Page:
So now that we have reached this spring/summer type season I have planted my garden and flower seeds. Each year I get obsessed to plant some seeds. To me it is such a miracle to watch that tiny, little seed be planted, watered, and in about a week there is the first bit of green peaking up out of the soil. It doesn't matter if it is a very tiny little black speck of a seed, or the larger pumpkin, squash or gourd seeds. To me each one that sprouts is a miracle.
This year I saved several of the 2 litter soda bottles, cut them in half, added seed starter soil in the bottom half, plus the seeds, then slit the top on one side so that it would slide easily into the bottom half to make a small greenhouse. I do water the soil until it is very moist before I add the seeds. As seed starter soil is very dry you might need to stir it to help it absort the water. I use my hands to mix it up sort of like a bread dough. If you wait to water until after the seeds are planted the water will move the seeds around to different areas of the pot. It is best to make a few holes in the bottoms of the bottles to allow for excess water dranage and put the pot onto a saucer to catch the water. I use any kind of plastic container I can find for a 'saucer' like the containers that meat come in, or other plastic containers that are normally pitched in the trash. (Another way to re-cycle!) I did remove the soda bottle lids so that some of the moisture could escape from my make-shift greenhouse. You can do the same thing with other plastic bottles like gallon milk jugs, but I like the soda bottles as you can see though them (the green ones a more difficult) and you can use markers to write the names of the seeds on the top and bottom half so you know what kind of seed you have planted. Make sure they are in a fairly sunny location in the house but not to cool or hot.
I think each and every one of them came up. After a week most were up but I kept the greenhouse top on for another week to allow the baby plants to get a good start. You want to make sure they don't get too wet from the greenhouse effect or too dry. After about a week I took the tops off and allowed the plantlets more sun as when they go outside here they will get lots of hot sun and dry weather. This allows them to get used to our desert living gradually. After 2 weeks I start setting them outside on our patio for part of the day. Start with about 4 hours in the morning gradually increasing by several hours each day. I don't put them out if the weather is to drastic as when we have rain or bad wind. Now that they are into the third week I will start letting them spend the night outside. I make sure to watch the weather or some how check and make sure it won't be too cold for them at night. I prefer a temperature of at least 45 at night for them to stay out. If it should dip back lower I will bring them back in. As we don't have a roof on our patio I will bring them in if it should rain or get to windy.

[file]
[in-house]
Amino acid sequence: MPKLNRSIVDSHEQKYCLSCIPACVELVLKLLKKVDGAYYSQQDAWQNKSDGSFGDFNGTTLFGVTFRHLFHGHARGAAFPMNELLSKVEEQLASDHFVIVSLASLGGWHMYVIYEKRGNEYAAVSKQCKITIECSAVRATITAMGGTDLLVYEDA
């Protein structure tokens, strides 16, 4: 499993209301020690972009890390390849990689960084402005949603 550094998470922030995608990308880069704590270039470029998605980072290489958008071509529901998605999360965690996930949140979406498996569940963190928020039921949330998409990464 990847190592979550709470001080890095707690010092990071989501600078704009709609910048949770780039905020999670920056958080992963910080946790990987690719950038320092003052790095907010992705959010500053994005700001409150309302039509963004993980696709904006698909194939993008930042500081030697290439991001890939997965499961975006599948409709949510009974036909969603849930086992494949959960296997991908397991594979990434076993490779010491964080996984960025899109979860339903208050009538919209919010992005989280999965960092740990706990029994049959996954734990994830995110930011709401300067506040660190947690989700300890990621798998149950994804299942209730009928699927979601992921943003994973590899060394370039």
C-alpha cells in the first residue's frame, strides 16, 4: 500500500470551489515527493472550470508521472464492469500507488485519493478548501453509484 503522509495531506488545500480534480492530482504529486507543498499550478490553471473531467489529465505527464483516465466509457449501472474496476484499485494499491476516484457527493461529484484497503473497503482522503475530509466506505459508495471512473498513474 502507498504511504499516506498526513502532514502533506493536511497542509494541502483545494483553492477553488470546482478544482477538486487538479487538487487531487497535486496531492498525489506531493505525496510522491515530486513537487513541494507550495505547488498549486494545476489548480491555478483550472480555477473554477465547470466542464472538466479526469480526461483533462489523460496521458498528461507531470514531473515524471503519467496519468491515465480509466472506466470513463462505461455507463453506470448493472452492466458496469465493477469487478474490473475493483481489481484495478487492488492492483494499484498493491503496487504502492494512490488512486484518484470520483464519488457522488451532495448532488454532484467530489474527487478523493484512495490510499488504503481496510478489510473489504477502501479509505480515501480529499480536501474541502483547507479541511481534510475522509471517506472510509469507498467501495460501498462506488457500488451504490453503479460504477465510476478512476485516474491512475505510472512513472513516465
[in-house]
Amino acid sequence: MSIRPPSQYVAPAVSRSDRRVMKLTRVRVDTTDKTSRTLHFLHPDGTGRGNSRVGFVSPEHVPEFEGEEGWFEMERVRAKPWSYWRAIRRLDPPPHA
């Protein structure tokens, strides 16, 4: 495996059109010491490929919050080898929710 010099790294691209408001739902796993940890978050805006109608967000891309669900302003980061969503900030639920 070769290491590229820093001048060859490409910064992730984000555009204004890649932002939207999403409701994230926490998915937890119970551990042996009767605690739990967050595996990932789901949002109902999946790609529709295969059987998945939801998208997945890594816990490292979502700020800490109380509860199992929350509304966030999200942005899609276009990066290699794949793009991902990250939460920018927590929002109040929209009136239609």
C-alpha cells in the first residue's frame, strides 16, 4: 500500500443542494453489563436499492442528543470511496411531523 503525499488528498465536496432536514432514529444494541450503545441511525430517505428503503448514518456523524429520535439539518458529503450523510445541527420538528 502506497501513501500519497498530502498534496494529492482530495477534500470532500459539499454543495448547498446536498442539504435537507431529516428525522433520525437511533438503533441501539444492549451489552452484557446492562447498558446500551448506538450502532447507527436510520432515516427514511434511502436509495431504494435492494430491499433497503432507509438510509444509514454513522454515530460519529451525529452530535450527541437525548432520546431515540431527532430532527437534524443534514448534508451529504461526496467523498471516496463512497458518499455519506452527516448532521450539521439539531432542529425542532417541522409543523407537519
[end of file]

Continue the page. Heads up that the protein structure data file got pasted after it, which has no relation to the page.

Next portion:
Yesterday I have to replant one of my pumpkins as it got way to big/tall for it's little greenhouse. I put it in a 1 gallon plastic pot that I had saved in the pot pile. This happens faster to the larger plants like pumpkins, squash or gourds. The smaller seeds like tomatoes, cucumbers, or watermelon or flowers take longer to get to the transplant size.
All the seeds are now putting on their second leaves. If you arn't formular with growing seeds youwill notice that the second leaves are totally different in shape and size to the first leaves. All seeds, for what ever reason, the first leaves are different to the leaves that they have as plants. There are all kinds of theories as to why they do this. To me it is just part of the miracle of plants. But it does make it more difficult to recognize what kind of plant you are growing.
I also took several of the 1 gallon pots that I have saved over the years, filled them with potting soil three fourths of the way up and then with seed starter soil the top one forth and planted seeds in them, some being the same type of seeds I had started in the house. I have kept these pots of seeds out on the patio to sprout when they can according to our weather. The first ones are now coming up.
In the next couple of weeks I transplant the seedlings from their small pots to their permanent home in the garden. Some of the seedlings will find homes in some larger pots as here in the desert I have found that many garden plants and flowers do better in containers. Especially tomatoes. All will grow, flower and produce in pots if that is the way you want to do your garden rather than to dig a big patch of ground for a garden in the traditional way. Sometimes it is a lot easier to water and fertilize this way.
What ever way you decide to grow your seeds or if you prefer to buy them already up and ready to transplant to a bigger pot or directly into your garden, growing plants is a wonderfully way to add to your groceries or just to experience one of the miracles of nature.